Cover Image: Let Me Lie

Let Me Lie

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Anna doesn't believe that her parents died via suicide. She is adamant that they were murdered. A year after the cases closed, she receives a message that changes everything. Seeking help from retired investigator Murray, the dangers of not letting things lie will become clear.

So, I really love Clare Mackintosh's writing of psychological thrillers. She writes a compelling read with lots of twists and turns. While there are definitely some that you can see coming, there's always one or two small curveballs at the end that I really enjoy. Definitely recommend for the writing and plot.
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To be honest, I think I just need to stop reading thriller right now. They are all blending together. I am constantly looking for the thriller that stands out in the crowd but very few do these days. This one was fine and would be great for someone who reads only a few books a year. Well written, just not surprising to me. Thank you for the opportunity to read it.
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Full disclosure: I’m already a huge fan of Clare Mackintosh’s books. I loved I Let You Go and I See You, so I was anxious to dive into this one. Mackintosh is a master of misdirection, and it’s on full display here.

Anna Johnson is a new mom to eight-week-old Ella, and it wasn’t a planned pregnancy. In fact, it was even more of a shocker since the father is Mark Hemmings, her few-years-older boyfriend who was also her grief counselor—the one she saw after both of her parents, Tom and Caroline, committed suicide: her father 19 years ago, and her mother seven months after that. It’s something she’s had a hard time coping with, and she’s had to reconcile this with the joy that has come with having sweet little Ella. She’s very aware of the sometimes-intractable nature of grief.

I stopped seeing a therapist when I realized all the talking in the world wasn’t going to bring back my parents. You reach a point where the pain you feel inside is simply sadness. And there’s no cure for that.

Grief is complicated. It ebbs and flows and is so multifaceted that unpacking it makes my head hurt. I can go for days without crying, then barely be able to breathe for the sobs that rack my body. One moment I’ll be laughing with Uncle Billy about something stupid Dad once did; the next I’ll be filled with rage for his selfishness. If Dad hadn’t killed himself, Mum wouldn’t have done either.


When she receives a card that says “Happy Anniversary!” on the front and “Suicide? Think again.” on the inside, she’s shocked—and convinced that someone is trying to tell her that her parents didn’t commit suicide, that it’s possible they were murdered. Anna is in a tough position. She’s grieving and suspects that something gnarly is going on, but no one really wants to hear her claims that her parents might have been murdered. Especially her boyfriend. After all, she’s just the sad, hysterical woman reaching for impossibility because she’s in denial of reality, right?

Luckily, there is someone that’s willing to listen, but his power is, shall we say, limited. Murray Mackenzie is a former detective who is technically retired, but he loves the work and now mans the front desk for the Lower Meads Police Station. There are no detectives available when Anna comes in to report the letter, so he doesn’t see the harm in hearing her out. He soon reveals himself to be an inquisitive, sensitive sounding board. He also sees a kindred spirit in Anna.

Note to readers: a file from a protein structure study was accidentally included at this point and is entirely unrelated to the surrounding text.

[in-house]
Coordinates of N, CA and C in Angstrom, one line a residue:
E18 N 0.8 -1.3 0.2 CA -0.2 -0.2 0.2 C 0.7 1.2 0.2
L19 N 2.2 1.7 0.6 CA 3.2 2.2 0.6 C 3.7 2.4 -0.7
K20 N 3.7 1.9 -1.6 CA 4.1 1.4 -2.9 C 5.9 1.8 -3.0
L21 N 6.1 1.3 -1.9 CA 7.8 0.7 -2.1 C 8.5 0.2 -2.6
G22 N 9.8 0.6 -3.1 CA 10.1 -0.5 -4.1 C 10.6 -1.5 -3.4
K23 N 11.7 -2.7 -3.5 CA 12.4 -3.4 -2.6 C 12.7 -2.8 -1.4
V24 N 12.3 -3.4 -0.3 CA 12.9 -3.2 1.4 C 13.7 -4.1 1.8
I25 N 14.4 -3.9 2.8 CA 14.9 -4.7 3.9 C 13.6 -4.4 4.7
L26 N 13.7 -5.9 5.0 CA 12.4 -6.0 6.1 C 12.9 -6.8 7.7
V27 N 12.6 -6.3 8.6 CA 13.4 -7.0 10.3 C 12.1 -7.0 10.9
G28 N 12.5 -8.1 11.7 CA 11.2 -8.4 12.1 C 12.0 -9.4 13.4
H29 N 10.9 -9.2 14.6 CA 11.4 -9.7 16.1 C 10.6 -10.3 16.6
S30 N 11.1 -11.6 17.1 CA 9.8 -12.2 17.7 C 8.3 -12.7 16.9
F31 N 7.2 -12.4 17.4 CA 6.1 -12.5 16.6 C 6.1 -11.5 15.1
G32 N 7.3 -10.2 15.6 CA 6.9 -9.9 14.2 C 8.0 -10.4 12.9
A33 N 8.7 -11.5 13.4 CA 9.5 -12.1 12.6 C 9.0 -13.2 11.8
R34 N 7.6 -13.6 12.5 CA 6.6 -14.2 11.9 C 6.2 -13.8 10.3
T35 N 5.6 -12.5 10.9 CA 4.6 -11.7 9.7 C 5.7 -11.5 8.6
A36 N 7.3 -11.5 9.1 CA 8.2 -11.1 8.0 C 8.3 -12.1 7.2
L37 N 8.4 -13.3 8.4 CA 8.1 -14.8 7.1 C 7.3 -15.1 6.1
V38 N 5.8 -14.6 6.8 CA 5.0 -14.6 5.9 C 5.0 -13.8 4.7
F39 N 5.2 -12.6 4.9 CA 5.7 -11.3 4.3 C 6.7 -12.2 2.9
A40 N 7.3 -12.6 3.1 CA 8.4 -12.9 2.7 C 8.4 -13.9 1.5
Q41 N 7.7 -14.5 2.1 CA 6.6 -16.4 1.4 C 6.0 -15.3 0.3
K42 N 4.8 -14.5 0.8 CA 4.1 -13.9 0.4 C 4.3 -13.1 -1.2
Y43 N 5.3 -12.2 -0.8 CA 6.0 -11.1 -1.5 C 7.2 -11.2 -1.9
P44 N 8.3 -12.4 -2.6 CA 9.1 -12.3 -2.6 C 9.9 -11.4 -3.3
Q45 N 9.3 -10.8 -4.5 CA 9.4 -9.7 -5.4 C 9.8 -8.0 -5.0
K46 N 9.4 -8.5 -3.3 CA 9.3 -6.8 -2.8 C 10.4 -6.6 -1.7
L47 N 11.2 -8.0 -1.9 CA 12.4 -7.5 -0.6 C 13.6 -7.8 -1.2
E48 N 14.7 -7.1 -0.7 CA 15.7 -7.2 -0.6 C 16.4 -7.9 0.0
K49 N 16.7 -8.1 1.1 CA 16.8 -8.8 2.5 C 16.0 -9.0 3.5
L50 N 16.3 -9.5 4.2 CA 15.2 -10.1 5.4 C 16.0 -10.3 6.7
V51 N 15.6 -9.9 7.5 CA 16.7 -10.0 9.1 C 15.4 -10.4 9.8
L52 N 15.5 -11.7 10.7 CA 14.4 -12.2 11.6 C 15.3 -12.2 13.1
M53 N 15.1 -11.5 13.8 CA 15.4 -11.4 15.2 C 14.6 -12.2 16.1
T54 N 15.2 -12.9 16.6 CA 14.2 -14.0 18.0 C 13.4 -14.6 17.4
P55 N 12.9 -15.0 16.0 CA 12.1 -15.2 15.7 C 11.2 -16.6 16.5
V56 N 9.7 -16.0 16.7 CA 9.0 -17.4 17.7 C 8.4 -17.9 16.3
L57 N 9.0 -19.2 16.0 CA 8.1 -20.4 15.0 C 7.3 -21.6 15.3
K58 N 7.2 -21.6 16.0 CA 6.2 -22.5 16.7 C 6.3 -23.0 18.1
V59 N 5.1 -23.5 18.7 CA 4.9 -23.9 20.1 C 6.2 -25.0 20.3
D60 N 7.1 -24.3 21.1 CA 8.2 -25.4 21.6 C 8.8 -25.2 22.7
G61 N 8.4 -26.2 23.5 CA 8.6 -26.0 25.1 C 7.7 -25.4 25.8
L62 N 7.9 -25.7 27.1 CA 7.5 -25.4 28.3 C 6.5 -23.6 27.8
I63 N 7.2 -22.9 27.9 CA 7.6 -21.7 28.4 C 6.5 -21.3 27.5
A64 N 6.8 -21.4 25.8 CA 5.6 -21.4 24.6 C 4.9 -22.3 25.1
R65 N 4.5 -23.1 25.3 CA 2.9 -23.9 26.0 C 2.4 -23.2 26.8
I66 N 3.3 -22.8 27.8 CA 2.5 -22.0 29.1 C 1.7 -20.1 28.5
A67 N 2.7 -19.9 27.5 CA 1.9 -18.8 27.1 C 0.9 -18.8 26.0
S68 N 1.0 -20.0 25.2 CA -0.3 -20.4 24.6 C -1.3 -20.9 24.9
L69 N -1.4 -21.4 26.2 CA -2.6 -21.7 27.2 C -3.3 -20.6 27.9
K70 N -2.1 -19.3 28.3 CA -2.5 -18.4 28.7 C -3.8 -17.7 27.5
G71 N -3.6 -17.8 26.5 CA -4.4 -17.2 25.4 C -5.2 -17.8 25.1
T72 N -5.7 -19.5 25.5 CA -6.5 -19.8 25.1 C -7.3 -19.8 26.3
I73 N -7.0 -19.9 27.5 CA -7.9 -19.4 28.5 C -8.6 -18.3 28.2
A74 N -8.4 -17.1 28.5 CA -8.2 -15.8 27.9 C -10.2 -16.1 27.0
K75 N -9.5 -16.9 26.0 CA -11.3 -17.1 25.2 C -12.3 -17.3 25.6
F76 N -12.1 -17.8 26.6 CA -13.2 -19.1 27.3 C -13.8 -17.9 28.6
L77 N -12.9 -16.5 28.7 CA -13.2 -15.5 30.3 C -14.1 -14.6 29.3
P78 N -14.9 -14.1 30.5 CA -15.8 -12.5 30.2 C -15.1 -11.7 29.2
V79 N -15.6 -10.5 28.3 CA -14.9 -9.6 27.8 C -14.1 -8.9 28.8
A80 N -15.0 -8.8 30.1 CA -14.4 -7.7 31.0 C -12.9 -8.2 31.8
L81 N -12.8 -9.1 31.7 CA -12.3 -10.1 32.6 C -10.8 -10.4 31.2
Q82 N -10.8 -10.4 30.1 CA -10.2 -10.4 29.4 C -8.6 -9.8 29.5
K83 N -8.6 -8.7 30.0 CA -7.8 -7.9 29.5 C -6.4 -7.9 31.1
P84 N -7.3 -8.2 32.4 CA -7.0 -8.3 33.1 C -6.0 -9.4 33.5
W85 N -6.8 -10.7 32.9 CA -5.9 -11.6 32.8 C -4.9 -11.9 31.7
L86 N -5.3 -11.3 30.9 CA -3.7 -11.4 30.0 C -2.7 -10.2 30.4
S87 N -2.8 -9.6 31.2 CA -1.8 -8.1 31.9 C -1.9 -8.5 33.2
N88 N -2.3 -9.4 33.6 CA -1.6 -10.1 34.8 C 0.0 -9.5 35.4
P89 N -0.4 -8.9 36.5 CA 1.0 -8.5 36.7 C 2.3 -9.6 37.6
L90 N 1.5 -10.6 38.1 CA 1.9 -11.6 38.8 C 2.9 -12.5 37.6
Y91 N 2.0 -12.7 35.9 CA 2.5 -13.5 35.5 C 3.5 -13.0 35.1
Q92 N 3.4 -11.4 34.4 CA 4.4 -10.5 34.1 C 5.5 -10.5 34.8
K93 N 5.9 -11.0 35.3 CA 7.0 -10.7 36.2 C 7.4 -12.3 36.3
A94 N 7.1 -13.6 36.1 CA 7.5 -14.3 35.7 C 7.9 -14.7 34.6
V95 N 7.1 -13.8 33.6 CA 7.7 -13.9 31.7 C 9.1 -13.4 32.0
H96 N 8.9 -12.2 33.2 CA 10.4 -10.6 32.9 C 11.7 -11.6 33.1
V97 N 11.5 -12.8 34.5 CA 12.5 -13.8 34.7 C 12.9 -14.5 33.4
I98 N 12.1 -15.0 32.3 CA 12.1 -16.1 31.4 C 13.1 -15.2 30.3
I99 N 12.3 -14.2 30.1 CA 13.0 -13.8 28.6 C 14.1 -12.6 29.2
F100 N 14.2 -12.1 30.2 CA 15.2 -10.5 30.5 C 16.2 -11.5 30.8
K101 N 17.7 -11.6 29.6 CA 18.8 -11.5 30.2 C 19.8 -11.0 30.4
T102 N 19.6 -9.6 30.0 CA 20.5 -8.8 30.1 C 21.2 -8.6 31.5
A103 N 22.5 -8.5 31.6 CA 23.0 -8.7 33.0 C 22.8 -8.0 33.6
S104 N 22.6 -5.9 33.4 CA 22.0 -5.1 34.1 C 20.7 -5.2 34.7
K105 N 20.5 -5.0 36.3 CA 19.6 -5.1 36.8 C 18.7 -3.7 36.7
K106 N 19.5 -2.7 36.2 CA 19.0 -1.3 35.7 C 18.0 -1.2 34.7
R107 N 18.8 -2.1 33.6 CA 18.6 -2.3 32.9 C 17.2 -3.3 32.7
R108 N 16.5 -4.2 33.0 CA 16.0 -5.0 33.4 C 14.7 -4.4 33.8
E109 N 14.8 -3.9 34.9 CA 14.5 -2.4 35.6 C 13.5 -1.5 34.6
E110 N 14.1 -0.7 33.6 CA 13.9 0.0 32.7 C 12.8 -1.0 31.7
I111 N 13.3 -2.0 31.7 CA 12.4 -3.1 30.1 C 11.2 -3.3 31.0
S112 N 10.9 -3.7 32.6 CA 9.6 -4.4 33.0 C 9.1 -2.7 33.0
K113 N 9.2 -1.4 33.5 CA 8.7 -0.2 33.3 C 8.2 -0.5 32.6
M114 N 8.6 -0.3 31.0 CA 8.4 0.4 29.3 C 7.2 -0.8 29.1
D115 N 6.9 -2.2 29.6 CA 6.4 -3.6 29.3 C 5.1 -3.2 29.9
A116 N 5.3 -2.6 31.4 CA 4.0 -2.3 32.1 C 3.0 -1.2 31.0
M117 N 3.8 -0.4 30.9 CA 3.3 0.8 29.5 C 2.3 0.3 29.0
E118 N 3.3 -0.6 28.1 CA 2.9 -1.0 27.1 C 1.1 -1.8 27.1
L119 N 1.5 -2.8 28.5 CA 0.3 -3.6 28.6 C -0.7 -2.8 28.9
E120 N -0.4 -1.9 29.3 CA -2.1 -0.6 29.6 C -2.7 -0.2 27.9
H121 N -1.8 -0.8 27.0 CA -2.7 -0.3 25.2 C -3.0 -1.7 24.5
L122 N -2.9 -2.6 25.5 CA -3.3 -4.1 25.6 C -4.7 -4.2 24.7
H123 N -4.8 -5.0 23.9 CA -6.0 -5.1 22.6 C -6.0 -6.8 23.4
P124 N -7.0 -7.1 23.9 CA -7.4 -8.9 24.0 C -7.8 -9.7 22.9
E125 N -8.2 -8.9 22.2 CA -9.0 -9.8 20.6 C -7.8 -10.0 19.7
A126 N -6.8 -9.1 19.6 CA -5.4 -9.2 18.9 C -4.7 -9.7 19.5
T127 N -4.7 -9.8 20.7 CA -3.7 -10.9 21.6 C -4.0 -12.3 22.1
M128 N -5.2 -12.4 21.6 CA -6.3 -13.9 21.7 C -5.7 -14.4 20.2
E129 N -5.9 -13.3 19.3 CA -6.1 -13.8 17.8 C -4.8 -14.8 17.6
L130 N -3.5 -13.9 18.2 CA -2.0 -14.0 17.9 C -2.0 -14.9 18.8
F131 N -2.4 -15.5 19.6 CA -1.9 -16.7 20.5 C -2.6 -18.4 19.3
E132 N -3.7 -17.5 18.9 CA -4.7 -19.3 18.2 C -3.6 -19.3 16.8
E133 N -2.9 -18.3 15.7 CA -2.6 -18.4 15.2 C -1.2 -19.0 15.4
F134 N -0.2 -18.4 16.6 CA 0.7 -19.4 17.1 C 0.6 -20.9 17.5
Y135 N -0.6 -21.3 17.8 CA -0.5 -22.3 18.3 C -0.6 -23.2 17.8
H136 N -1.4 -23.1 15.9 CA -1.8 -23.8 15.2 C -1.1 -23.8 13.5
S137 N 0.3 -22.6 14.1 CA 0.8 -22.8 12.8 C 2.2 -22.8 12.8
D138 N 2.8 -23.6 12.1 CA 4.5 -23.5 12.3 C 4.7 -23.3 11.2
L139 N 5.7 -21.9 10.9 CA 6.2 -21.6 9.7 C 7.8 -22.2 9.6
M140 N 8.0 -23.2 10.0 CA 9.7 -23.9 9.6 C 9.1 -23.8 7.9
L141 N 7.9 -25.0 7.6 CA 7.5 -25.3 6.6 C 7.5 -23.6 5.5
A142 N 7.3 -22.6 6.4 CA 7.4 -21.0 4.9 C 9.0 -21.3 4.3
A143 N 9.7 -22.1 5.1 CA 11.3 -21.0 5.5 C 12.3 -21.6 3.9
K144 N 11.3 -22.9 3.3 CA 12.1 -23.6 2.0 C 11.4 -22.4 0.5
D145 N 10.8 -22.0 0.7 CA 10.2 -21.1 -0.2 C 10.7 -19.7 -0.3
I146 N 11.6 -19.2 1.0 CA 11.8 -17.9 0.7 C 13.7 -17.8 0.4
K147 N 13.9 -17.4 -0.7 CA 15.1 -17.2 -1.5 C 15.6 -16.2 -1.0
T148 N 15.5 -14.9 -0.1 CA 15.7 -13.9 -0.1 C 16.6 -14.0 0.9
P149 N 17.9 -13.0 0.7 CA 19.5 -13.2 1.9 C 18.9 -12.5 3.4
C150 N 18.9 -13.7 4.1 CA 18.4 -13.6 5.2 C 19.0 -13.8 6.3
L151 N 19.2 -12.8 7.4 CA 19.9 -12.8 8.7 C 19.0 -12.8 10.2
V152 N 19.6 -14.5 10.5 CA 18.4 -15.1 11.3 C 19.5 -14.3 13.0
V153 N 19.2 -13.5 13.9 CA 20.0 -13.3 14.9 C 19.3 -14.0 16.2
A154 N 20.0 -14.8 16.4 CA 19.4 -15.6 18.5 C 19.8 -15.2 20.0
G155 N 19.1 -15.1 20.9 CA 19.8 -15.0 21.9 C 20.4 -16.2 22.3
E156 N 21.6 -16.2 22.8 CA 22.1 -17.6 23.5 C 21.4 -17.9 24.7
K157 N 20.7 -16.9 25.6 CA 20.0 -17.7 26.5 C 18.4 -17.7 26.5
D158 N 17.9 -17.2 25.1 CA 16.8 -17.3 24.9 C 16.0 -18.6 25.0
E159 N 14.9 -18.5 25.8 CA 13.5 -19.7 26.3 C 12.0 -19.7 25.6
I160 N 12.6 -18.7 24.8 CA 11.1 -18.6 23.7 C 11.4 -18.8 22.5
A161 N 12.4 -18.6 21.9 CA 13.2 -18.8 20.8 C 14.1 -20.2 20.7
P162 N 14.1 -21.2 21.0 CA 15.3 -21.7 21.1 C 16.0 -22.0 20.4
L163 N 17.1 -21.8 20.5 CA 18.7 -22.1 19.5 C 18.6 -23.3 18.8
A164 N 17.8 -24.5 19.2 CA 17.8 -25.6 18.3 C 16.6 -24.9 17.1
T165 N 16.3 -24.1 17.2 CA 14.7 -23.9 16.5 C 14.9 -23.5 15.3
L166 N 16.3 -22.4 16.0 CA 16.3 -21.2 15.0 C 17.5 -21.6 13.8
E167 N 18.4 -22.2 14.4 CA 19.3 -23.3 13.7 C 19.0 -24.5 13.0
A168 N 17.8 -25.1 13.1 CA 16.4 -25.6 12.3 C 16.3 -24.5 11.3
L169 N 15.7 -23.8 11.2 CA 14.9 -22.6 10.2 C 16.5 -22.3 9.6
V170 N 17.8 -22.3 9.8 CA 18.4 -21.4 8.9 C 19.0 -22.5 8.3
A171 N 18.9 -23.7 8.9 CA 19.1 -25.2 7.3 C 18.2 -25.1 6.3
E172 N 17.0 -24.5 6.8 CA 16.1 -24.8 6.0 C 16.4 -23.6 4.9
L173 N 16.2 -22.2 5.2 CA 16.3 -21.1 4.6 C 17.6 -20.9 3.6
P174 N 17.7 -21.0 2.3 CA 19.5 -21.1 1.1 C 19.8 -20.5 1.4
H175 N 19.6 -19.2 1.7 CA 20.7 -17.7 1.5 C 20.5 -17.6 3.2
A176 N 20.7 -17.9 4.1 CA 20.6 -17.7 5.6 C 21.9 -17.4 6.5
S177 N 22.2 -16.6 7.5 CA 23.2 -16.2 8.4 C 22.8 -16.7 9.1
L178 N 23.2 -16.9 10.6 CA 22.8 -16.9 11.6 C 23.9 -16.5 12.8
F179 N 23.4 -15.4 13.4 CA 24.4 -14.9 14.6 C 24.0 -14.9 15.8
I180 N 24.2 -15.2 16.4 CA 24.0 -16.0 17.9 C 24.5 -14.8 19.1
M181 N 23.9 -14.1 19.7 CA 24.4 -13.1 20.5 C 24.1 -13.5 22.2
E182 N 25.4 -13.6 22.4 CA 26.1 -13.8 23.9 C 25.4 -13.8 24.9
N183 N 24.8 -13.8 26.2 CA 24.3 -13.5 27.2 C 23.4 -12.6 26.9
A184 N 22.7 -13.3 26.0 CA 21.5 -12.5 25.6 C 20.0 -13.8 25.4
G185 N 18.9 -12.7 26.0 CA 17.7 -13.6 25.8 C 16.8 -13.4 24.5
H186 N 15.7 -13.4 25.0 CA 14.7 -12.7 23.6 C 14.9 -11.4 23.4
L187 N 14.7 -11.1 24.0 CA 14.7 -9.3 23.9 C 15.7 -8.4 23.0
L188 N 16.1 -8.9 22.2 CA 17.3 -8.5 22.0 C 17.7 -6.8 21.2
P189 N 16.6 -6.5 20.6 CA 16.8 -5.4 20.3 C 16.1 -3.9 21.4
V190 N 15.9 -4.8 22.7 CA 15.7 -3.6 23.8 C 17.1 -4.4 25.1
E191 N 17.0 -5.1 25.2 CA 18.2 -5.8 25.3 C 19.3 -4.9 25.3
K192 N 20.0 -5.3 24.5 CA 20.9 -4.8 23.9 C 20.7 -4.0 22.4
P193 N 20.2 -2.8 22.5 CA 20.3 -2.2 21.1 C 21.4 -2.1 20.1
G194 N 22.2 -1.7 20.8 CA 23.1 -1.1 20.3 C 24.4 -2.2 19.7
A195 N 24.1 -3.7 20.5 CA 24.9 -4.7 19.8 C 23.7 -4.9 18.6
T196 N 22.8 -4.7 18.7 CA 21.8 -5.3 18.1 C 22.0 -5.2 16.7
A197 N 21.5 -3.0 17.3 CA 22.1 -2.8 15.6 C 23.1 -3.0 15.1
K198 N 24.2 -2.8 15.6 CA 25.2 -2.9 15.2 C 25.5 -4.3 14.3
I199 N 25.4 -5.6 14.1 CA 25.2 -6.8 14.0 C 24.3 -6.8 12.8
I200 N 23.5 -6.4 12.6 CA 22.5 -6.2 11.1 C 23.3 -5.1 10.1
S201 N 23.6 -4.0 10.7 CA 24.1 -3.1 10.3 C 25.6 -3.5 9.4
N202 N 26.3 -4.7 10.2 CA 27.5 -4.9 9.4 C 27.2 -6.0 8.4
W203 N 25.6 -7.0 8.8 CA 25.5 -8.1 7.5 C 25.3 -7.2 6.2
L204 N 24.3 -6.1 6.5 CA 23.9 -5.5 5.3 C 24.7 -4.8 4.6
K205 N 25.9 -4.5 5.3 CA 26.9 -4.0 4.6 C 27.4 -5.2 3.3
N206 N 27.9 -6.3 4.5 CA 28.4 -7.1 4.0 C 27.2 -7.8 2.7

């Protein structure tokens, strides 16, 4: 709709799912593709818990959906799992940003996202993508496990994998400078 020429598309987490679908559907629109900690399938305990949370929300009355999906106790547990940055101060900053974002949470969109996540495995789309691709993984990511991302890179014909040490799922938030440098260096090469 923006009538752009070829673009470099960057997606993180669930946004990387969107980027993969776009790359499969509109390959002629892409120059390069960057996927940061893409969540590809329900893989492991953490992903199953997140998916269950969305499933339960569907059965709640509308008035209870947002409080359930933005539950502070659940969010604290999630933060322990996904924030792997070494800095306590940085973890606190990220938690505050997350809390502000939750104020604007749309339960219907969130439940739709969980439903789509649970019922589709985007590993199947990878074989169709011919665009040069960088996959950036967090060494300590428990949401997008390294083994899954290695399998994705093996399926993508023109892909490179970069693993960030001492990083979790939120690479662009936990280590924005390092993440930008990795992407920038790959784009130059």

Some people found shared experiences a lifeline. They thrived in group therapy sessions, walking out stronger and better equipped to deal with their emotions. A problem shared…

But suicide support groups didn’t help everyone.

They hadn’t helped Murray.

“I saw a grief counselor.”

“Did it help?”

“I had a baby with him.” Anna Johnson gave a half sob, half laugh. Murray found himself laughing with her.

“Well, that does sound quite helpful.”

The tears had slowed. Anna’s smile was weak, but steady. “Please Mr. Mackenzie. My parents didn’t commit suicide. They were murdered.” She pointed at the torn-up card. “And this proves it.”

It didn’t prove it. It didn’t prove anything.

But it did ask a question. And Murray had never been one to ignore an unanswered question. Perhaps he could take a look himself. Pull out the original files, read through the coroner’s reports. And when—if—there was something to investigate, he could hand over the package. He had the skills, after all. Thirty years on the job, and the best part of that on CID. You didn’t hand in your knowledge along with your warrant card.

Murray knows something of grief: his beloved wife, Sarah, has borderline personality disorder (BPD) and has been in and out of treatment clinics for most of their marriage. She’s also tried to commit suicide many times. Murray will do just about anything for her, and his relationship with his beautiful, troubled wife is one of the highlights of this book. She also is a valuable contributor to the case; she often sees things that Murray doesn’t, and he doesn’t hesitate to share with her in hopes of reaching an understanding that has thus far eluded him.

Of course, the letters Anna is getting are frightening, but not as frightening as when she finds a dead rabbit with its entrails pulled out on her porch. There’s blood everywhere, far more than would come from a little rabbit. Infuriatingly, Mark chalks it up to a fox, and before Anna can take photos, he cleans up the mess! Mark is frustrating—he seemingly means well but never really takes Anna seriously. That is until a brick comes sailing through the window of Ella’s nursery.